21. 21. Test your understanding Question : When (if ever) does Var[ X + Y ] = Var[ X ] + Var[Y ] ? •All the time? •Only when X and Y are independent? •It can fail even if X and Y are independent? Copyright © Andrew W. Moore Slide 41 Marginal Distributions ∞ ∫ p( x, y)dy p( x) = y = −∞ Copyright © Andrew W. Moore Slide 42 21
22. 22. Conditional p (mpg | weight = 4600) Distributions p (mpg | weight = 3200) p (mpg | weight = 2000) p( x | y) = p.d.f. of X when Y = y Copyright © Andrew W. Moore Slide 43 Conditional p (mpg | weight = 4600) Distributions p ( x, y ) p( x | y ) = p( y) Why? p( x | y) = p.d.f. of X when Y = y Copyright © Andrew W. Moore Slide 44 22
23. 23. Independence Revisited X ⊥ Y iff ∀x, y : p ( x, y ) = p ( x) p ( y ) It’s easy to prove that these statements are equivalent… ∀x, y : p ( x, y ) = p ( x) p ( y ) ⇔ ∀x, y : p ( x | y ) = p ( x) ⇔ ∀x, y : p ( y | x) = p ( y ) Copyright © Andrew W. Moore Slide 45 More useful stuff ∞ ∫ p ( x | y )dx = 1 (These can all be proved from definitions on x = −∞ previous slides) p ( x, y | z ) p( x | y, z ) = p( y | z ) p( y | x) p( x) Bayes p( x | y) = Rule p( y) Copyright © Andrew W. Moore Slide 46 23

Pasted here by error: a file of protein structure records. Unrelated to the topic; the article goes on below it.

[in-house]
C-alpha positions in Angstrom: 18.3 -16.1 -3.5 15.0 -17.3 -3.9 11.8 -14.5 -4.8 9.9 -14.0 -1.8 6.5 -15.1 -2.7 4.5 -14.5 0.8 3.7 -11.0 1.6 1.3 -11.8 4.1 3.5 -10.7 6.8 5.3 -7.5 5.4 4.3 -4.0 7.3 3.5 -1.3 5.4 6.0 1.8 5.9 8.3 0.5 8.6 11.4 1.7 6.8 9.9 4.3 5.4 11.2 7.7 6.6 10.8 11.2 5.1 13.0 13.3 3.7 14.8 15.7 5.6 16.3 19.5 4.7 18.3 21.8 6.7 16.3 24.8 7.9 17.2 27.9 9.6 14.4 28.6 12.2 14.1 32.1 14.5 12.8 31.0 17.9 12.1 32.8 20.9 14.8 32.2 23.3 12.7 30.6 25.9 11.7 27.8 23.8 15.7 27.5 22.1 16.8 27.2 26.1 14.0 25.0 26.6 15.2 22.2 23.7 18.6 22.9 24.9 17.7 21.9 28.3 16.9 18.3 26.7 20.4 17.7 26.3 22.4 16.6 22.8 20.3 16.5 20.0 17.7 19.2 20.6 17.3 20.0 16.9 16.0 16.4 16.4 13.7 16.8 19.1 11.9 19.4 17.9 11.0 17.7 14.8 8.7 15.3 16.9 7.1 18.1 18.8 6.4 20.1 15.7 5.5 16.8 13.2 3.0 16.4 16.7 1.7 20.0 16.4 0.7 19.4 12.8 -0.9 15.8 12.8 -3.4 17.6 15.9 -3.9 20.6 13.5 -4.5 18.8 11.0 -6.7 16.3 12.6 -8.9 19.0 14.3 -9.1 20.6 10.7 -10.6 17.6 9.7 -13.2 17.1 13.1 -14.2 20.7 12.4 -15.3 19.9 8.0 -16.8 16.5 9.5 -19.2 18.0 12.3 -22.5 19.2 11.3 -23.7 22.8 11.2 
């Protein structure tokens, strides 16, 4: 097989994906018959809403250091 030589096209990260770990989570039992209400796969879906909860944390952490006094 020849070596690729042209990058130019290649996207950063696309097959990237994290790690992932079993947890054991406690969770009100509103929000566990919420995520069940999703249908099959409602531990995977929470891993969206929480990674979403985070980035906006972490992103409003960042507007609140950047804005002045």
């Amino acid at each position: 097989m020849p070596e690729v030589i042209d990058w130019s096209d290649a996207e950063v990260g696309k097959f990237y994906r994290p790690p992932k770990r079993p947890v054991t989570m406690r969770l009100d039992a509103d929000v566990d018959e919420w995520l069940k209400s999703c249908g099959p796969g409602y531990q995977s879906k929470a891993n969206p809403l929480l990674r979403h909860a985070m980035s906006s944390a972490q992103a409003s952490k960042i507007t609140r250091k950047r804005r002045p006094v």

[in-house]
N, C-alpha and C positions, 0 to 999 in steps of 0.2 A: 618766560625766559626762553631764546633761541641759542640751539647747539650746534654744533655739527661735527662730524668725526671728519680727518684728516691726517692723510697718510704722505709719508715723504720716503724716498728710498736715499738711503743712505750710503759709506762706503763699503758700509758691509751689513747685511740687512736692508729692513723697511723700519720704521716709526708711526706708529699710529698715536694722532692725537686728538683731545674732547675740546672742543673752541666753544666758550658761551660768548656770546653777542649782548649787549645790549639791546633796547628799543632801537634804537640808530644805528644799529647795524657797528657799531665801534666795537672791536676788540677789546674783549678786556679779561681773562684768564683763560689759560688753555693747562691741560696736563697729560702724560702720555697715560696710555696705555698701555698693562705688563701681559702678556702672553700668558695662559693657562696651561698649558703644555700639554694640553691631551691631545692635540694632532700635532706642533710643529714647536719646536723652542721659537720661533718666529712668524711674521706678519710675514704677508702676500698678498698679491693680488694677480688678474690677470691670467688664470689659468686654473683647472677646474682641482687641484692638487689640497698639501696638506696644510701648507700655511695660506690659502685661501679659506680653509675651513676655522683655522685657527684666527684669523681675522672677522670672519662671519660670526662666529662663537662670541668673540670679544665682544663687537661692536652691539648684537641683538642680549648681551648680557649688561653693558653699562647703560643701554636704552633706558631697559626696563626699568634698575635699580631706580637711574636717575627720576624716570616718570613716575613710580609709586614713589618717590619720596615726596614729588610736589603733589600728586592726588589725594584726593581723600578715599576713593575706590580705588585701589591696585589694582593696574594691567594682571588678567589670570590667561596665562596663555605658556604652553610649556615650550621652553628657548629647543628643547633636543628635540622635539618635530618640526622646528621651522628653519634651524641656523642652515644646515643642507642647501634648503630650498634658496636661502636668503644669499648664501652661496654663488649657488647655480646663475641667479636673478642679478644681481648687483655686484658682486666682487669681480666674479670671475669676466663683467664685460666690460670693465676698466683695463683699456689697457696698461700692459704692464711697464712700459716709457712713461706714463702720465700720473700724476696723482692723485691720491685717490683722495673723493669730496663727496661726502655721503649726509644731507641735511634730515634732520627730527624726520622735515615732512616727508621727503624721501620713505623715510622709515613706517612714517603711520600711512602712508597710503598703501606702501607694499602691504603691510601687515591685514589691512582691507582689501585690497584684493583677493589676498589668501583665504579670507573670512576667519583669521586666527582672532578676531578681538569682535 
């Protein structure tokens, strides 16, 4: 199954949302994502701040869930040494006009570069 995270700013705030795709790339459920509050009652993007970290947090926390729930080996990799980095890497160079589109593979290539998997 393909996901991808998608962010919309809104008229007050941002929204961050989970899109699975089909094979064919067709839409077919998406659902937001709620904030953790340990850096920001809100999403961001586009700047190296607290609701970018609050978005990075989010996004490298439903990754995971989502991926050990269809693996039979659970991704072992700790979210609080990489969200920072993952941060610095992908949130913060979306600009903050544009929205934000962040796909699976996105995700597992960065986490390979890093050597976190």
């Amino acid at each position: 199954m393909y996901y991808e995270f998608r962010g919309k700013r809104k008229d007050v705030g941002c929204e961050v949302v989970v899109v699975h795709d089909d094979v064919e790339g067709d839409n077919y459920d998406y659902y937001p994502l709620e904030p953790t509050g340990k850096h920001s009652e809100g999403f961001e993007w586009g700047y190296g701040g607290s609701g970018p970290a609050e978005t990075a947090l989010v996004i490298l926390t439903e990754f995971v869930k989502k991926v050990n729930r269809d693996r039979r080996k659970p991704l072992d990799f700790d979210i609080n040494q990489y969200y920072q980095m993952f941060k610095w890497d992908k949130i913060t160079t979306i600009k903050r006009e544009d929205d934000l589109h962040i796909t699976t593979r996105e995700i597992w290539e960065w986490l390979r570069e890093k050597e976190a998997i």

24. 24. Mixing discrete and continuous variables ⎛ ⎞ h h P⎜ x − < X ≤ x + ∧ A = v ⎟ p ( x, A = v) = lim ⎝ ⎠ 2 2 h h →0 ∞ nA ∑ ∫ p( x, A = v)dx = 1 v =1 x = −∞ P( A | x) p( x) Bayes p ( x | A) = Rule P ( A) Bayes p ( x | A) P ( A) P ( A | x) = Rule p ( x) Copyright © Andrew W. Moore Slide 47 Mixing discrete and continuous variables P(EduYears,Wealthy) Copyright © Andrew W. Moore Slide 48 24
25. 25. Mixing discrete and continuous variables P(EduYears,Wealthy) P(Wealthy| EduYears) Copyright © Andrew W. Moore Slide 49 Mixing discrete and continuous variables P(EduYears,Wealthy) P(Wealthy| EduYears) P(EduYears|Wealthy) Renormalized Axes Copyright © Andrew W. Moore Slide 50 25
26. 26. What you should know • You should be able to play with discrete, continuous and mixed joint distributions • You should be happy with the difference between p(x) and P(A) • You should be intimate with expectations of continuous and discrete random variables • You should smile when you meet a covariance matrix • Independence and its consequences should be second nature Copyright © Andrew W. Moore Slide 51 Discussion • Are PDFs the only sensible way to handle analysis of real-valued variables? • Why is covariance an important concept? • Suppose X and Y are independent real-valued random variables distributed between 0 and 1: • What is p[min(X,Y)]? • What is E[min(X,Y)]? • Prove that E[X] is the value u that minimizes E[(X-u)2] • What is the value u that minimizes E[|X-u|]? Copyright © Andrew W. Moore Slide 52 26